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Collection
Architecture
History

-------------------------------- Etta und Otto Stangl mit Maria Marc, um 1950
1

Rudolf Ibach, Foto um 1923
2

 

 

 

 


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The Franz Marc Museum in Kochel am See was founded in 1986 to pay homage to the life and work of this important artist of the 20th century. Franz Marc had a particular connection to the landscape around Kochel during his lifetime. Back when he was a child and later as an academy student many stays in and around Kochel are known about. In 1908 Marc moved to live in the Upper Bavarian alpine upland - he stayed in Lenggries, Sindelsdorf and from 1914 in Ried near Kochel, where he bought a house.

It was the gallery owner Otto Stangl, trustee of the estate of Maria Marc, who initiated the building of the Franz Marc Museum in Kochel in cooperation with others. He developed the idea and concept with Klaus Lankheit, who, with his important publications, had created the basis for the academic research on Franz Marc. His wife Marie-Luise Lankheit recalls: "The two friends, who had made looking after the Marc legacy their task in life, gave their all in the 1980s to realise this project with the help of key institutions and many private individuals."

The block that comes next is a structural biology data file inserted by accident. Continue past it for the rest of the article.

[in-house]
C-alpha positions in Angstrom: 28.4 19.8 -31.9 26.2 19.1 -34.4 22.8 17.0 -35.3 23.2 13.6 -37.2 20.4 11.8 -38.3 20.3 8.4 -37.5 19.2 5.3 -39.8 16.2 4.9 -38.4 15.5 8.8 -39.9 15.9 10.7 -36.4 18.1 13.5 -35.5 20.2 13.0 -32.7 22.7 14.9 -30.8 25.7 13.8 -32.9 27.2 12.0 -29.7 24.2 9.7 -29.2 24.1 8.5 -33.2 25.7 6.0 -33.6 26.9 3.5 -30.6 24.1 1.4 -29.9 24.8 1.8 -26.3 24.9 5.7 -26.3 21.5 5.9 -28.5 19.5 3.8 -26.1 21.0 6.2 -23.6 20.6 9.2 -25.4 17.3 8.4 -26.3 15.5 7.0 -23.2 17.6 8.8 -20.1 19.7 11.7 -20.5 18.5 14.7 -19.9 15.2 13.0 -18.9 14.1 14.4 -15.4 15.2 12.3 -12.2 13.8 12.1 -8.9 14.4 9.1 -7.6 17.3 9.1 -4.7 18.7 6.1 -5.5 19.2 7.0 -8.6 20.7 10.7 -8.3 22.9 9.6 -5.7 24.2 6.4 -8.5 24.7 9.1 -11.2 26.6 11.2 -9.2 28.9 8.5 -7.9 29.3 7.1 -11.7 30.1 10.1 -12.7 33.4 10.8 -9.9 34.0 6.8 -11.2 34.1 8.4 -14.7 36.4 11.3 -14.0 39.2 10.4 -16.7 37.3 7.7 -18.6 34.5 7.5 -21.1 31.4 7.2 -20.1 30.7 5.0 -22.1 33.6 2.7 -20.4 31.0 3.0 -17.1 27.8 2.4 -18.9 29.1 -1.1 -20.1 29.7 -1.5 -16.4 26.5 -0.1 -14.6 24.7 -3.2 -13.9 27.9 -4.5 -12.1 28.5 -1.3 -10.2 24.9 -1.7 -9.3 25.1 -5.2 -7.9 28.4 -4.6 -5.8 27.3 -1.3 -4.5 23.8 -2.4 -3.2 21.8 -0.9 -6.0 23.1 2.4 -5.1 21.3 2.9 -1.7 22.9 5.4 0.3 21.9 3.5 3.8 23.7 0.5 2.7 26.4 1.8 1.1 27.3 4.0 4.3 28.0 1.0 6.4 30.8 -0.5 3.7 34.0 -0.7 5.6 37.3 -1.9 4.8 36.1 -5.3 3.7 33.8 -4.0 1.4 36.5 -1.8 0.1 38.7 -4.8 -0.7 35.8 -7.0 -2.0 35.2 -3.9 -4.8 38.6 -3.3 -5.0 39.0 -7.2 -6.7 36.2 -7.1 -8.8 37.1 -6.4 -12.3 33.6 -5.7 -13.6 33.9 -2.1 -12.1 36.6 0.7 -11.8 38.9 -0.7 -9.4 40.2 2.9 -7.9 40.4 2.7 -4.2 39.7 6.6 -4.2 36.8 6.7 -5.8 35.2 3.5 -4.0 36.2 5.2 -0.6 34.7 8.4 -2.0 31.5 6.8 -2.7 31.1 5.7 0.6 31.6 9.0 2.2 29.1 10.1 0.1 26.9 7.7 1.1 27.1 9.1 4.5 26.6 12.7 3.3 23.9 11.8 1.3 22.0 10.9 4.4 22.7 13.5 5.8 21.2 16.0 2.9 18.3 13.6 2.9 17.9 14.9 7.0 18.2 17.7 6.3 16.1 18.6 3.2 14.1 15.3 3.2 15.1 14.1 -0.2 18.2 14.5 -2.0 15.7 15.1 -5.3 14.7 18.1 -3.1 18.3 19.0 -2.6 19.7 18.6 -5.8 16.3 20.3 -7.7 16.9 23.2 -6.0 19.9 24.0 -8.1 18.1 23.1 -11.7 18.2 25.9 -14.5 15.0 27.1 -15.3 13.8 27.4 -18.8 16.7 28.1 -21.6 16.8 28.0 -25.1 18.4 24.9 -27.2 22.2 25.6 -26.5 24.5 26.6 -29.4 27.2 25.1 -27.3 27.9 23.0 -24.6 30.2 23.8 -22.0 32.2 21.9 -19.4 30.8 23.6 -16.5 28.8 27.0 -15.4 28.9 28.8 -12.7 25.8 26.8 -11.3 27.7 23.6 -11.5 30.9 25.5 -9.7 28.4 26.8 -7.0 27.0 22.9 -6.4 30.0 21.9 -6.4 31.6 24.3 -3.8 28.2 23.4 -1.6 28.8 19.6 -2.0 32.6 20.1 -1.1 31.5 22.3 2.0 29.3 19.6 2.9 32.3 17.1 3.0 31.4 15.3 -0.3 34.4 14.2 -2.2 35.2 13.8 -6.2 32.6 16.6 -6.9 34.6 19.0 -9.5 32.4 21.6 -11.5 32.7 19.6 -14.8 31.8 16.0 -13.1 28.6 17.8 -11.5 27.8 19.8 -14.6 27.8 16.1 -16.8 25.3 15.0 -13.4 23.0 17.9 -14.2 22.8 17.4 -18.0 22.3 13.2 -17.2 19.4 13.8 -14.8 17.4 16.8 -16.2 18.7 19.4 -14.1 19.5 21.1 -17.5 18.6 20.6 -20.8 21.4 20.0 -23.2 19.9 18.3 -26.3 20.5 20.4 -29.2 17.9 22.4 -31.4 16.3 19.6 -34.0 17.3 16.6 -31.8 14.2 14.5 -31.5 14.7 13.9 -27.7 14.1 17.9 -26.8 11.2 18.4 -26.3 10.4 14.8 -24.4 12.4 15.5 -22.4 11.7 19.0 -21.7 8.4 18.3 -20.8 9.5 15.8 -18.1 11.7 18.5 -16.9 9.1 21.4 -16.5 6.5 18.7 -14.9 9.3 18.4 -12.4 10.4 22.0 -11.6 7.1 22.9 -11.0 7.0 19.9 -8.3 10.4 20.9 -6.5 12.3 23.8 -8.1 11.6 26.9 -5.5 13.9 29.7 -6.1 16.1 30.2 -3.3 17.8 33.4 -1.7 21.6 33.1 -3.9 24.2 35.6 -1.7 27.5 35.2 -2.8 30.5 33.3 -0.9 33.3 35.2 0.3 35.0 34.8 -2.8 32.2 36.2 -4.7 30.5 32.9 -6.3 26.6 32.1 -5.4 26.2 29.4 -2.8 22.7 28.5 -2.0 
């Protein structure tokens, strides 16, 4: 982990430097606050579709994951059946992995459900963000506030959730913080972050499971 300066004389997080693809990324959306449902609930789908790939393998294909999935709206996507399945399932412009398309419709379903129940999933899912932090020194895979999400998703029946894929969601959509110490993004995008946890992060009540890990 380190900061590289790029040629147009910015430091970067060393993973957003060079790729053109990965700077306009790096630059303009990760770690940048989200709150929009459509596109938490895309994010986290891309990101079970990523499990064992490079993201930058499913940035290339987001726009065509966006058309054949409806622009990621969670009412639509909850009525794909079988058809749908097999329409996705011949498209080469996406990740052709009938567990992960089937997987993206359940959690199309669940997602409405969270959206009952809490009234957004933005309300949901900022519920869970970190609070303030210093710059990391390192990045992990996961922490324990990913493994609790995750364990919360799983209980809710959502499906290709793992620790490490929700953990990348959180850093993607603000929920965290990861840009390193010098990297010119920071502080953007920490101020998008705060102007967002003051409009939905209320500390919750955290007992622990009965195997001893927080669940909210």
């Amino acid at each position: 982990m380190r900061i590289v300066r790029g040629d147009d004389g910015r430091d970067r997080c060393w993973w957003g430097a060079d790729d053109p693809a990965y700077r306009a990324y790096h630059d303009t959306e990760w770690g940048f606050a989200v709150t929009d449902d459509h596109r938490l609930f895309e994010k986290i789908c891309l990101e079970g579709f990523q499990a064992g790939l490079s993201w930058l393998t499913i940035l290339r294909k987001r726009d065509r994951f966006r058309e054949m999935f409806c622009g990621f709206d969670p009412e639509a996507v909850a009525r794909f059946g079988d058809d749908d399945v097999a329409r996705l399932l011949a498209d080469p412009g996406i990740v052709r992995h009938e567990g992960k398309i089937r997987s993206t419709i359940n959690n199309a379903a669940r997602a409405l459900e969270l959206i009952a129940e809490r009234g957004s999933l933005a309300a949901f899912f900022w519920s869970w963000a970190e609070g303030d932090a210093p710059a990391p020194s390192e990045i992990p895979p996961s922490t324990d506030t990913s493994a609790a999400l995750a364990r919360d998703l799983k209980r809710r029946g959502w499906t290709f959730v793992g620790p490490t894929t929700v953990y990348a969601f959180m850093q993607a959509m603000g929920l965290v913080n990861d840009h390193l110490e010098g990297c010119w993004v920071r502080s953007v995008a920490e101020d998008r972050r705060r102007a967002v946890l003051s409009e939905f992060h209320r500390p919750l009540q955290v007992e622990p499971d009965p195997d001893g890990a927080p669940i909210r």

On 4 July 1986 the Franz Marc Museum was opened in the house converted for this purpose at Herzogstandweg 43, above the Kochelsee Lake.

Until the start of reconstruction and expansion in 2006 more than 150 works from the estate of Franz Marc were shown in the Franz Marc Museum. They were complemented by loaned items owned by private individuals and museums as well as by documents on the life of the painter. There were also works of Kandinsky, Münter, Macke, Klee, Jawlensky and others which demonstrate the significance of Franz Marc in the circle of the "Blaue Reiter".

Soon after the foundation of the Franz Marc Museum, Otto Stangl developed the vision of expanding the museum. By adding to the Marc collection with works from German post-war abstraction he wanted to illustrate the continuity of the "spiritual in art2 from the "Blaue Reiter" to the abstract painting after the Second World War. He wanted to show visitors to the Franz Marc Museum a perception which had motivated and guided him as a gallery owner. When the collection of Etta and Otto Stangl was added to the new Franz Marc Museum in 2008 this vision became reality.




1
Etta and Otto Stangl with Maria Marc, around 1950

2
Rudolf Ibach, around 1923